Idaho's top Democratic lawmakers have asked the FBI to investigate private prison company Corrections Corporation of America for possible criminal wrongdoing at the state's largest prison.
The letter sent to Boise FBI Agent Ernie Weyand on Thursday says the lawmakers are concerned that the Idaho State Police lacks both the manpower and expertise needed to properly investigate the Nashville, Tenn.-based company's activities in Idaho.
The lawmakers also say the investigation may cross state lines, putting it under federal jurisdiction.
Democrats blasted Republicans during their annual response to Gov. C.L. "Butch" Otter's State of the State speech, charging the majority party with "starving schools."
At a press conference Tuesday, House Minority Leader John Rusche, from Lewiston, and Senate Minority Leader Michelle Stennett, criticized Republican claims that education funding cuts over the last five years resulted from the "Great Recession."
Rusche and Stennett countered these cuts were "choice, intentional and deliberate."
The Idaho Democrats' choice to run for governor was listed as a Republican five years ago.
In 2008, Anthony Joseph "A.J." Balukoff was named as a Republican backer of then-U.S. House candidate Walt Minnick.
Balukoff was among 60 "Republicans for Minnick" during the Democrat's successful run against Bill Sali.
In an August 2008 e-mail from Minnick's campaign, Balukoff topped a group that had "supported the Republican Party with time, with money and with votes. And we will continue to do so in this election and in elections to come," according to the message.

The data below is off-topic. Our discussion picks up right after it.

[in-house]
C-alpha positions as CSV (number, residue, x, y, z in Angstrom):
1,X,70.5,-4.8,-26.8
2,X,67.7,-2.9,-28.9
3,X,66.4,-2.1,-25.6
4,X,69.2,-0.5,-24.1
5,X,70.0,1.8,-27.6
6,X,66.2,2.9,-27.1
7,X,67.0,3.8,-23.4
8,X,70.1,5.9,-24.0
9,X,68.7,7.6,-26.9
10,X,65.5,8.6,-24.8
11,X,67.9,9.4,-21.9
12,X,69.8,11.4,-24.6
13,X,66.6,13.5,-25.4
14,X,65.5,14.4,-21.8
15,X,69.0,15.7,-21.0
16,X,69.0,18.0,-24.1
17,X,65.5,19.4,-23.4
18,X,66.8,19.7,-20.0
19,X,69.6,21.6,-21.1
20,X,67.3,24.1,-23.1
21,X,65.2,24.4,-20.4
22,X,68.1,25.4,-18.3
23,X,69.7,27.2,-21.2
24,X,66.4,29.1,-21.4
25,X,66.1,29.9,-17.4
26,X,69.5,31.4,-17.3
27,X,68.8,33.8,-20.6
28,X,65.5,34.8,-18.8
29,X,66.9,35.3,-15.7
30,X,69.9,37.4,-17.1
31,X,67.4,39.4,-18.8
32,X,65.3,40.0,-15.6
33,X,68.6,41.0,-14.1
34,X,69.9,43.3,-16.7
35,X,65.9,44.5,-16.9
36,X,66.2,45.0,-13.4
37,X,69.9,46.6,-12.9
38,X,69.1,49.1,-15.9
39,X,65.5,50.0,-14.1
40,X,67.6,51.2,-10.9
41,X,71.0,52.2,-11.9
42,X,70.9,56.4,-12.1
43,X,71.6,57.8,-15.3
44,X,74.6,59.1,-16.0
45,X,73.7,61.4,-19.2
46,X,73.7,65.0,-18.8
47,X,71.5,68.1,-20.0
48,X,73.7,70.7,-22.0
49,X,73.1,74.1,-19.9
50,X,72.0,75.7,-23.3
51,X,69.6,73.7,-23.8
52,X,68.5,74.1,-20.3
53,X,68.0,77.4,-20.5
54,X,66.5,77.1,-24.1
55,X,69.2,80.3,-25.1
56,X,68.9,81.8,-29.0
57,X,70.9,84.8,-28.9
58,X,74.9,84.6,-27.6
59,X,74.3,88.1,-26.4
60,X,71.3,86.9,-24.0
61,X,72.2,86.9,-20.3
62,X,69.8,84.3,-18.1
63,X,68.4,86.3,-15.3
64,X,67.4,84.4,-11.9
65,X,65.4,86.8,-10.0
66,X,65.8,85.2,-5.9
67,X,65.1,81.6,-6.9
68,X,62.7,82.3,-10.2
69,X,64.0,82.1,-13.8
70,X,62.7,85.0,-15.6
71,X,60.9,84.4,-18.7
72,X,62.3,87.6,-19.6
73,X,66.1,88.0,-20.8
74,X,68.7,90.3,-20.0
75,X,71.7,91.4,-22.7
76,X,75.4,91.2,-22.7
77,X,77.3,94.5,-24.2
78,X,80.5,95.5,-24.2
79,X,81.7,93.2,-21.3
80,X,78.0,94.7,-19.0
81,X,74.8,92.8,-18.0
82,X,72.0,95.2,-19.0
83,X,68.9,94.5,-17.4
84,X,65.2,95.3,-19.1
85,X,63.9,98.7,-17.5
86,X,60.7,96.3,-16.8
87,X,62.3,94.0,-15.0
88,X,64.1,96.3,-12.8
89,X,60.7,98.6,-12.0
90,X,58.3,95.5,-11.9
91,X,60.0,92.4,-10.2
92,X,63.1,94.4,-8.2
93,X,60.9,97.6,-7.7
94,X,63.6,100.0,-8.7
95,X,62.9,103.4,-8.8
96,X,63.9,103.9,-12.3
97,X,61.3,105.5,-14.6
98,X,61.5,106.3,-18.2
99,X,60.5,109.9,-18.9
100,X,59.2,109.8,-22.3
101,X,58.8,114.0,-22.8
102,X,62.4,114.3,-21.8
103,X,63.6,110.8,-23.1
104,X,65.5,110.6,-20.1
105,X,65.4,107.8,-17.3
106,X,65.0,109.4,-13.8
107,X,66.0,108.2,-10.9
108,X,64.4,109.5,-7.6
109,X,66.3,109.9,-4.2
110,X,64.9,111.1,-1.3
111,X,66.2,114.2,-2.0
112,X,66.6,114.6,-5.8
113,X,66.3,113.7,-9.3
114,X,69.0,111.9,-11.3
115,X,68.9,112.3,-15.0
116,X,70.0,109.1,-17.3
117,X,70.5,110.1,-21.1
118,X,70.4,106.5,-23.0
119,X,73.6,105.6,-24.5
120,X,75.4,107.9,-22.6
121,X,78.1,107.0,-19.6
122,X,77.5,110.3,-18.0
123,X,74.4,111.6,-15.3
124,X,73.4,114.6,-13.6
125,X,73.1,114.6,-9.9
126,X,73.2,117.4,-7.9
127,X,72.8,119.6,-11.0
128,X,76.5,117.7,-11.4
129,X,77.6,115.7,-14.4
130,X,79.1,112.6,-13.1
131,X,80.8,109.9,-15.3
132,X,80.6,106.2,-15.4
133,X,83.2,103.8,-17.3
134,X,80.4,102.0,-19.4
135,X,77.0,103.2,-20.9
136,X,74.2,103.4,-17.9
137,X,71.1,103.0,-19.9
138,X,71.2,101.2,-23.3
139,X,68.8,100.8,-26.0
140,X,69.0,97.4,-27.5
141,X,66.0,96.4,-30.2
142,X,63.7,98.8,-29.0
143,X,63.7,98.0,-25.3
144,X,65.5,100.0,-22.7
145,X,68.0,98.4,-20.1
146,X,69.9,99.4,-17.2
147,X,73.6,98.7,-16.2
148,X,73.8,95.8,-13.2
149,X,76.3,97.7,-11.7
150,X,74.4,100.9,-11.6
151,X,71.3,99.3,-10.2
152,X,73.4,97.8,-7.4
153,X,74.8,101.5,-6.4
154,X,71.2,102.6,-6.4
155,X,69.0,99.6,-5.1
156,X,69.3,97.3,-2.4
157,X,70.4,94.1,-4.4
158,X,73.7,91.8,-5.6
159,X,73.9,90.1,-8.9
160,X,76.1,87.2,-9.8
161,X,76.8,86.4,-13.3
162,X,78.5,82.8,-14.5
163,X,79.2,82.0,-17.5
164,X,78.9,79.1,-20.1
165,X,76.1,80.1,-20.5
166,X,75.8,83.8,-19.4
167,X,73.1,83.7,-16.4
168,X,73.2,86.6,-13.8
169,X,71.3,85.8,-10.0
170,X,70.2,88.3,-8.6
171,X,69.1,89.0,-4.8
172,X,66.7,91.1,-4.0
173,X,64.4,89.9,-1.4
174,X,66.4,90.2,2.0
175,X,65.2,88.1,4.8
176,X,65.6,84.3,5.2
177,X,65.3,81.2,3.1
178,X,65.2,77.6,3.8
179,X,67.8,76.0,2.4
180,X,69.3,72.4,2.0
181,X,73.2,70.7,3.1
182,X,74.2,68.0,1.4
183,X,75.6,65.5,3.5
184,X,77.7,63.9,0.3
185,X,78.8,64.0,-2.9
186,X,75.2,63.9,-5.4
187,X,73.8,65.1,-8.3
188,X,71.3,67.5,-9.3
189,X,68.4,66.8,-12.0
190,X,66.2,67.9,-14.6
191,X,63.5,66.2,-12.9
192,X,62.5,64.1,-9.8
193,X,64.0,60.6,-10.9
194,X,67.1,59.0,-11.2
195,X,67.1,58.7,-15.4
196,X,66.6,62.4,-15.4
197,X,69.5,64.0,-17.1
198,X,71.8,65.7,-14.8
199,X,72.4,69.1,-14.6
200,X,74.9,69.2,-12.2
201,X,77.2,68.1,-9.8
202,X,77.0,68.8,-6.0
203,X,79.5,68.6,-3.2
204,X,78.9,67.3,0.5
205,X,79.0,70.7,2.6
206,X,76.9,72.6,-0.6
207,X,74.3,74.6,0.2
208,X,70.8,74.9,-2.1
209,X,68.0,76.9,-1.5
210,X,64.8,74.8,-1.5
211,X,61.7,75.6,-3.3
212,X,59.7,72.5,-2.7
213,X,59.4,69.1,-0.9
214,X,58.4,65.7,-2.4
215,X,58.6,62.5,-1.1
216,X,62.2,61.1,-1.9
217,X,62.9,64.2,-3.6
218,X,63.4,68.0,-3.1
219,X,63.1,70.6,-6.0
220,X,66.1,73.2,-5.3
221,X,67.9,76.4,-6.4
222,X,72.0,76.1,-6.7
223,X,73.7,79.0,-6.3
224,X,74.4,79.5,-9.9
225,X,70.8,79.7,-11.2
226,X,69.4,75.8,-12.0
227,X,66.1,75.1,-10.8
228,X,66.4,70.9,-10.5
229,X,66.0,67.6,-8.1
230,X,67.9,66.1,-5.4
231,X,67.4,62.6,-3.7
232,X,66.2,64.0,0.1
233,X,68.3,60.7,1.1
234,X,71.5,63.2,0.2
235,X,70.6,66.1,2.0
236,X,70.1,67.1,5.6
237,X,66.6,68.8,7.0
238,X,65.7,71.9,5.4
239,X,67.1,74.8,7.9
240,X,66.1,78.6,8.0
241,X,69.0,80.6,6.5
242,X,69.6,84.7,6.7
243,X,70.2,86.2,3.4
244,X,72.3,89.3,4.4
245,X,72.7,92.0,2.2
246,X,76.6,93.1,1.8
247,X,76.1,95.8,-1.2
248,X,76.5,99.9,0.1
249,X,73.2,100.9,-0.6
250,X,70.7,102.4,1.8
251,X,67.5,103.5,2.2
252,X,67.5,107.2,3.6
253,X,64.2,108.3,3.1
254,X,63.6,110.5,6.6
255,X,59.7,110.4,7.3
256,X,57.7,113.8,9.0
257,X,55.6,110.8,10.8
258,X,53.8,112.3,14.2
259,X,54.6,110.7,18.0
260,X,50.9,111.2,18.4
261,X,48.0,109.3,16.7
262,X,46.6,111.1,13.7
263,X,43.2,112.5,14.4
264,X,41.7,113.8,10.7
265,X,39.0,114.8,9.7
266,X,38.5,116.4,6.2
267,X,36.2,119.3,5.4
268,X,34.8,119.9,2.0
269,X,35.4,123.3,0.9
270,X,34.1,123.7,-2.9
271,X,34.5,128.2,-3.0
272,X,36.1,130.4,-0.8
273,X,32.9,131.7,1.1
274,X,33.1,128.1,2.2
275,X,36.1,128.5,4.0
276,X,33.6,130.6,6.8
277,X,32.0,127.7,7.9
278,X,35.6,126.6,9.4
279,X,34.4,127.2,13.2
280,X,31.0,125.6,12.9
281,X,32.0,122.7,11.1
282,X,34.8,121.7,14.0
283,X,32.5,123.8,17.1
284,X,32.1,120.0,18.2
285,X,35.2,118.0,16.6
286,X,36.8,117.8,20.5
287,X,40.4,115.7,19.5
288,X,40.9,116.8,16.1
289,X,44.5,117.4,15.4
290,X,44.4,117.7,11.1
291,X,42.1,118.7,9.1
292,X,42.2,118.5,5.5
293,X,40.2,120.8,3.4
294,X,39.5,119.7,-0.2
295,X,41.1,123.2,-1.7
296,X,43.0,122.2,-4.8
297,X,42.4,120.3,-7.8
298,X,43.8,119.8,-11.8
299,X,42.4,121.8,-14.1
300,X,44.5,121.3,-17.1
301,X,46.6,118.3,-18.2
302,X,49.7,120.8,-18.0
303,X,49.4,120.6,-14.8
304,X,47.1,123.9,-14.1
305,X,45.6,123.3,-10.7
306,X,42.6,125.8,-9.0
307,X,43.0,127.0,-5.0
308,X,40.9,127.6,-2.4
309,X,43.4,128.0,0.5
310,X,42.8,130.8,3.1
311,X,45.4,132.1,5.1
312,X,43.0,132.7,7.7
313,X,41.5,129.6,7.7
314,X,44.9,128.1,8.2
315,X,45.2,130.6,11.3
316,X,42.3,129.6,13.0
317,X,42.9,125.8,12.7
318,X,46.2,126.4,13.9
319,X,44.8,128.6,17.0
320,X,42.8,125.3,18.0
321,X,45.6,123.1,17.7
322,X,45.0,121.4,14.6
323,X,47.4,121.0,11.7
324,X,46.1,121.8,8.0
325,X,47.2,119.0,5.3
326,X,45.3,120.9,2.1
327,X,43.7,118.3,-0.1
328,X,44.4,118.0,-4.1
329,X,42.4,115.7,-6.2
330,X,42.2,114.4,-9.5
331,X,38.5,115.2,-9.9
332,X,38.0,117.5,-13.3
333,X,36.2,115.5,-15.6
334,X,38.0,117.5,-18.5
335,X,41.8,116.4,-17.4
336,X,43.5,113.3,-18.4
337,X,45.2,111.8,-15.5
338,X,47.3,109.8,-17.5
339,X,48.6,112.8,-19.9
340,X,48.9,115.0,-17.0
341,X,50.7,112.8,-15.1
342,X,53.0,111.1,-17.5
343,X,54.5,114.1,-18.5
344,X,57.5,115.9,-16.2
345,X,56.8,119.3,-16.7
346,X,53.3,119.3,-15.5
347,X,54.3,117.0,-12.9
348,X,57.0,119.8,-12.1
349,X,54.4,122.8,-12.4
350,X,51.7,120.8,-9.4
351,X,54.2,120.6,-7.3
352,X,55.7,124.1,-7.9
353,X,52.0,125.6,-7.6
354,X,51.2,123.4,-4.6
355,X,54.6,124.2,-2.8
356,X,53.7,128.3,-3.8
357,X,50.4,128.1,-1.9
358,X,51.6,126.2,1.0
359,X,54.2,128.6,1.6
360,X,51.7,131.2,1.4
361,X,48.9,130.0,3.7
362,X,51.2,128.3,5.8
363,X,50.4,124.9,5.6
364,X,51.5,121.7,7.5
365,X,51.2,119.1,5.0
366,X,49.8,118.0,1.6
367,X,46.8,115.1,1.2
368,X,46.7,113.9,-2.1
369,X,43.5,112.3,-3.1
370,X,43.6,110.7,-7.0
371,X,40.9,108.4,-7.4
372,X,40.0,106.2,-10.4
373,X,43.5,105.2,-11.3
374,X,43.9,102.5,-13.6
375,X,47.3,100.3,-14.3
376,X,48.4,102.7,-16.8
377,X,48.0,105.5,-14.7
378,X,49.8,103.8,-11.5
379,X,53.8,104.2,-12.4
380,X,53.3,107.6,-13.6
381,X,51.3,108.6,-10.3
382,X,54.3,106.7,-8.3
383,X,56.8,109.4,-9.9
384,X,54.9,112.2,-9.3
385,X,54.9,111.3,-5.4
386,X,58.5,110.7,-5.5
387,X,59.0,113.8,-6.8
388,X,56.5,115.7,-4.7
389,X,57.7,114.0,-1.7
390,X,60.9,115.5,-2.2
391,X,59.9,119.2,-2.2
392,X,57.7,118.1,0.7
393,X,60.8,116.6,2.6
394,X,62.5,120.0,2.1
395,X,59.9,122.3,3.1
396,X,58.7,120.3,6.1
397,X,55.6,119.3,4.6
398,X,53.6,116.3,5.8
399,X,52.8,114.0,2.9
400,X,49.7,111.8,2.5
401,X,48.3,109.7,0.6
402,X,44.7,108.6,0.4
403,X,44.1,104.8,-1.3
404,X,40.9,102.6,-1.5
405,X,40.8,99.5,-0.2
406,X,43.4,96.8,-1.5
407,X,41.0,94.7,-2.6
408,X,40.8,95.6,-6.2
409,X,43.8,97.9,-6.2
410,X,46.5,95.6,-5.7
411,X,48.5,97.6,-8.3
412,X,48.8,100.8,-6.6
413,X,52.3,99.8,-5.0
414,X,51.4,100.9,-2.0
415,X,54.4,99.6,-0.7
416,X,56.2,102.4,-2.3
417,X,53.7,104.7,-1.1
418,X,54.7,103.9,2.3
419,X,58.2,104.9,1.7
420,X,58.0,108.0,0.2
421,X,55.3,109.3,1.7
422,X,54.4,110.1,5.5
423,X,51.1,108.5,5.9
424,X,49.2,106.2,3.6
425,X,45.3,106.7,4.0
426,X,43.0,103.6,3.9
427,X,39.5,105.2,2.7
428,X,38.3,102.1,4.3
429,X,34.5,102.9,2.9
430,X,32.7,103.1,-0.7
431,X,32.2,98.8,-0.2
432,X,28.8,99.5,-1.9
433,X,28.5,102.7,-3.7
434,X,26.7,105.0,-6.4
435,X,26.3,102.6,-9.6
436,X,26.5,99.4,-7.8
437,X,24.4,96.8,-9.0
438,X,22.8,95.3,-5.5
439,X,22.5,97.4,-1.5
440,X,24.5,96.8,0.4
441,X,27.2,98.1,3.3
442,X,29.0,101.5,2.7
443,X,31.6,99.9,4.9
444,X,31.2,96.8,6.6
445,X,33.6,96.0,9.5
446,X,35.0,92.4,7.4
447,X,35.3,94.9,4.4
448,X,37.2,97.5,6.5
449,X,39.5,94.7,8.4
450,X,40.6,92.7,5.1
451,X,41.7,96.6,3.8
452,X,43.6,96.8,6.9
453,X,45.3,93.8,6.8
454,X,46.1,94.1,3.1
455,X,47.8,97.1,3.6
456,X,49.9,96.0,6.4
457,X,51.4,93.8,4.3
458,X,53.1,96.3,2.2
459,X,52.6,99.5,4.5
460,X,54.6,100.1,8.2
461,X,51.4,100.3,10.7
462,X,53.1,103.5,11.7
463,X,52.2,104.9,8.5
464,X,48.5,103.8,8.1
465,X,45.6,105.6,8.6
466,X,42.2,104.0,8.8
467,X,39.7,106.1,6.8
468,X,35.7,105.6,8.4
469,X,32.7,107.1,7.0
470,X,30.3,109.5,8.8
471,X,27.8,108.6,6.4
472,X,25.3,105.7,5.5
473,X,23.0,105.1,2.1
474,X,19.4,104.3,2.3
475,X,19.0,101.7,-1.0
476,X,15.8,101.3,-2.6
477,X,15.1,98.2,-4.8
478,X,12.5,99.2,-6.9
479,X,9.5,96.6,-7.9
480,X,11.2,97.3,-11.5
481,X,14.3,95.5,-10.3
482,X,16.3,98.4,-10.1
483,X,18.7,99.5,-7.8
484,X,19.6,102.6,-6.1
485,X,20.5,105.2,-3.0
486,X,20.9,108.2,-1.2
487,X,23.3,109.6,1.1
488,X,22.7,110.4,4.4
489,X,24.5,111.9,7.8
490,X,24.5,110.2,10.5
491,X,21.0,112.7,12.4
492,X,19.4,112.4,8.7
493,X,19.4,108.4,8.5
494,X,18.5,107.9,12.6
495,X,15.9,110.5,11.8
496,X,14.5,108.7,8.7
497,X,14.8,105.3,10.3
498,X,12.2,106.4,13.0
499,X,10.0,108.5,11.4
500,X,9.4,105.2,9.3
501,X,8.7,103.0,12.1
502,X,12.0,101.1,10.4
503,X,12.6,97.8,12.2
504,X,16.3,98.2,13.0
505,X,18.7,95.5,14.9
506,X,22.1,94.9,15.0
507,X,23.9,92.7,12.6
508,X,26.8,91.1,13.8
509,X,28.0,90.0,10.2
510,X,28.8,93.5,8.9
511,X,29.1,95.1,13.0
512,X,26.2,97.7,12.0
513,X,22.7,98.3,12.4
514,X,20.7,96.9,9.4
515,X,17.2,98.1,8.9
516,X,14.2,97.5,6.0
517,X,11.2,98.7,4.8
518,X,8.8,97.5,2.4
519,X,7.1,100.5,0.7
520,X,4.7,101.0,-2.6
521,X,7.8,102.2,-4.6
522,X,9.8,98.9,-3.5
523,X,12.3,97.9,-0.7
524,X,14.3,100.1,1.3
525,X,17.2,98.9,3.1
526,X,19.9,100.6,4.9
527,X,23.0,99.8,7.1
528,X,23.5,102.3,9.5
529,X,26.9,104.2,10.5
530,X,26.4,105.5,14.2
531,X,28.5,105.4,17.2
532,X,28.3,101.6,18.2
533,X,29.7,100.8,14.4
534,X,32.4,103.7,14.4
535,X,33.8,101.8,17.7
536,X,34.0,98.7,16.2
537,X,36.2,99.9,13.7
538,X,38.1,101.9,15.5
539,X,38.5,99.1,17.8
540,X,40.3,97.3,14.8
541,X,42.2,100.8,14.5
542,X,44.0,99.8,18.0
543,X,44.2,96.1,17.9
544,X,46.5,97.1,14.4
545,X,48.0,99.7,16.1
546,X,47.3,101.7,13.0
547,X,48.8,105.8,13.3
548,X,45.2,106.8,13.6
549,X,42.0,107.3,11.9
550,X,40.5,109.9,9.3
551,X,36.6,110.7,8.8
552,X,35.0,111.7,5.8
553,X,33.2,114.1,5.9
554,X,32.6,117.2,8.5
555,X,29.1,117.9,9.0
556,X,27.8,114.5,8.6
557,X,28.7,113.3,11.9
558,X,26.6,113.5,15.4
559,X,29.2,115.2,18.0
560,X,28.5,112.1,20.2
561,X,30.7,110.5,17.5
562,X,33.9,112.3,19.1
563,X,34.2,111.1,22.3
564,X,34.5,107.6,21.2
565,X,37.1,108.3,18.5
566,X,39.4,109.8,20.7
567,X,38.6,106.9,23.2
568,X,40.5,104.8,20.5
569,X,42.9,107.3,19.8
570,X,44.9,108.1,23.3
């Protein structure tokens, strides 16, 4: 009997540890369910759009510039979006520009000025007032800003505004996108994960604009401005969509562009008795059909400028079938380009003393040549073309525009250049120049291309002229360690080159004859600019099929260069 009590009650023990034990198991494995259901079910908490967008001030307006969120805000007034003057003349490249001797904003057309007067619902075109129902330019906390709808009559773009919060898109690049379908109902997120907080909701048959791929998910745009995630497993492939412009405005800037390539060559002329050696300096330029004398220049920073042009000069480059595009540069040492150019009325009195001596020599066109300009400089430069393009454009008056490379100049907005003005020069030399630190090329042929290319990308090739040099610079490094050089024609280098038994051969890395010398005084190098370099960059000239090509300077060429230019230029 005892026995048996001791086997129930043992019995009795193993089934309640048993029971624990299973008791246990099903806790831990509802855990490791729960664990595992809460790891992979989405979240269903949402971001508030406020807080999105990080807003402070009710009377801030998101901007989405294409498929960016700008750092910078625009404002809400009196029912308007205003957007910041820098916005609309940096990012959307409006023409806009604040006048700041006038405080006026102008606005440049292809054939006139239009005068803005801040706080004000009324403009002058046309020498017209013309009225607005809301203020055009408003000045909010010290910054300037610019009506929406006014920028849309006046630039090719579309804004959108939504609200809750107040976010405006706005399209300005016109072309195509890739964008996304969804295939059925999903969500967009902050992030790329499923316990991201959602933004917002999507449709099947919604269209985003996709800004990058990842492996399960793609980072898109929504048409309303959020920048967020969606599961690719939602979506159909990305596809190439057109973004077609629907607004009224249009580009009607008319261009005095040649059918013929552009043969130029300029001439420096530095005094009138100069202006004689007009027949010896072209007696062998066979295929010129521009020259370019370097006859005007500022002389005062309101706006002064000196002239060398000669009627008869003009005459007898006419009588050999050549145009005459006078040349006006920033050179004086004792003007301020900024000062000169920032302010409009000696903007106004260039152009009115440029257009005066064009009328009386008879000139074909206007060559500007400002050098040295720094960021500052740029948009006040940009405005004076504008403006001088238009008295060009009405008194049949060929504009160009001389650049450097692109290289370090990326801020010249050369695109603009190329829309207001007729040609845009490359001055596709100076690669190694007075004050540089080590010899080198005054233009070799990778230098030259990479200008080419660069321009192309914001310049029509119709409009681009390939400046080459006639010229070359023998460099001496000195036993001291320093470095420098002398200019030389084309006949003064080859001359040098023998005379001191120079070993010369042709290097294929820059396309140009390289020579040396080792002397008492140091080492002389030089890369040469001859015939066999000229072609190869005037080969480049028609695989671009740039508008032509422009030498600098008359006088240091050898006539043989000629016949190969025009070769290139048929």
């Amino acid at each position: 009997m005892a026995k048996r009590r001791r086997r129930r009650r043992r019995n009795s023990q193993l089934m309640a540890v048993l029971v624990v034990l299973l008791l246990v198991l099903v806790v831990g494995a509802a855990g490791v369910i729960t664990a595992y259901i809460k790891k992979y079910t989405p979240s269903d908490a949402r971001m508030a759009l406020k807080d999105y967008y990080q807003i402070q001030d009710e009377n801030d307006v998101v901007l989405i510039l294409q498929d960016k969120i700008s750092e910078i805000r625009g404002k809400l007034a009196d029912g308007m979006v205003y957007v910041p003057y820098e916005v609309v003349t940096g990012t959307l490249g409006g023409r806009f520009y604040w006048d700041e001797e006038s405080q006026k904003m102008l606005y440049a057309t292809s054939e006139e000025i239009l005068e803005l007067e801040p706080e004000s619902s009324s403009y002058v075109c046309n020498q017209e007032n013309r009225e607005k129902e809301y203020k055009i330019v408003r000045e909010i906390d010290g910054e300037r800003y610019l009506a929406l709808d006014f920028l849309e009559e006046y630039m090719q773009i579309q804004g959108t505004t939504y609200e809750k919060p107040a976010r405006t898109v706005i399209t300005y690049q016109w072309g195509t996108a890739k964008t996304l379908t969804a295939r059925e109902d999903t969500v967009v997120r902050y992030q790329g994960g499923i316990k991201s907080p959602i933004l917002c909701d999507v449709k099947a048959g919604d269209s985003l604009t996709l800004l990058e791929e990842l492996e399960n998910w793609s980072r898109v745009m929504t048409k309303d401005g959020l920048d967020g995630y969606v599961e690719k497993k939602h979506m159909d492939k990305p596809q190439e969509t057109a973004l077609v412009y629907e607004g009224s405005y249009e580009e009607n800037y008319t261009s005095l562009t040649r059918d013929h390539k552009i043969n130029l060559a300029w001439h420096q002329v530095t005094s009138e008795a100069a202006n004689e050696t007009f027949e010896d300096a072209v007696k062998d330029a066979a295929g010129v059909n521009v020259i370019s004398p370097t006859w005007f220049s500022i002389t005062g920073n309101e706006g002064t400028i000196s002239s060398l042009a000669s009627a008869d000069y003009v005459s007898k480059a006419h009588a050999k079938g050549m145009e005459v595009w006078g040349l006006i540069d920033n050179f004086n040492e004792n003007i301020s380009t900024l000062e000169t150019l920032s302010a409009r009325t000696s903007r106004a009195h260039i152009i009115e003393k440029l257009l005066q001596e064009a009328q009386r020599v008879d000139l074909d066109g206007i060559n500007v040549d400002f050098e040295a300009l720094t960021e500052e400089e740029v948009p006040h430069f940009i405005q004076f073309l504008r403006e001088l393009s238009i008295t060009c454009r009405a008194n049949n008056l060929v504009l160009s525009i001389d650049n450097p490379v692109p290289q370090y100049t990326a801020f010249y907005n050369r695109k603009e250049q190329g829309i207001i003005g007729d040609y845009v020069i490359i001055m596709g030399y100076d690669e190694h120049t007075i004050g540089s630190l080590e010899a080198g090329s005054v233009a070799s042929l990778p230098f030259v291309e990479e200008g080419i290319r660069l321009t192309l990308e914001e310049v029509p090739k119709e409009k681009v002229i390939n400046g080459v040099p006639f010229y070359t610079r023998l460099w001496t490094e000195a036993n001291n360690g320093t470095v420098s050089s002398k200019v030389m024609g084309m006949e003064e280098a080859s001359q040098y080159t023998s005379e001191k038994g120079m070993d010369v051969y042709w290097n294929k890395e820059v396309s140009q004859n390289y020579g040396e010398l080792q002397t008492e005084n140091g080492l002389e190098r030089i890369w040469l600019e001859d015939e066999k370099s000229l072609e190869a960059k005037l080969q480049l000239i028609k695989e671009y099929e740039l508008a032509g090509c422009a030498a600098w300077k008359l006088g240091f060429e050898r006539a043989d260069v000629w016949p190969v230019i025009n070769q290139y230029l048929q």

Democrats in Idaho’s Legislature unveiled four bills Wednesday they plan to introduce in the 2014 session that starts in January. The bills would implement the recommendations of the state’s education improvement task force.
Democrats in Idaho are hoping to breathe new life into the party in this overwhelmingly Republican state. Party leaders are hitting the road with an appeal to Latino, gay and lesbian, and female voters.
Members of the Church of Jesus Christ of Latter-day Saints make up about a quarter of Idaho’s population, and they’re watching Mitt Romney’s presidential bid on the edge of their seats. It’s the closest a Mormon has come to the presidency. But not all are voting for Romney.
More than 30 Democrats from Idaho are in North Carolina this week for the Democratic National Convention. Sixty-seven-year-old Jim Fletcher is among them. This is his second convention, though he says he’s been involved in politics for more than 40 years. Fletcher works as an administrator at Idaho State University in Pocatello. We caught up with him on his cell phone during a break in the activities in Charlotte.
Q: How has the atmosphere in Charlotte this week compared to that in Denver four years ago?
Idaho Democrats pushed for a jobs package and ethics reform at the start of this legislative term. At the end, none of these proposals made it very far. They announced Friday they’ll renew their efforts next year. Democrats also want a constitutional amendment to guard against mandated medical procedures.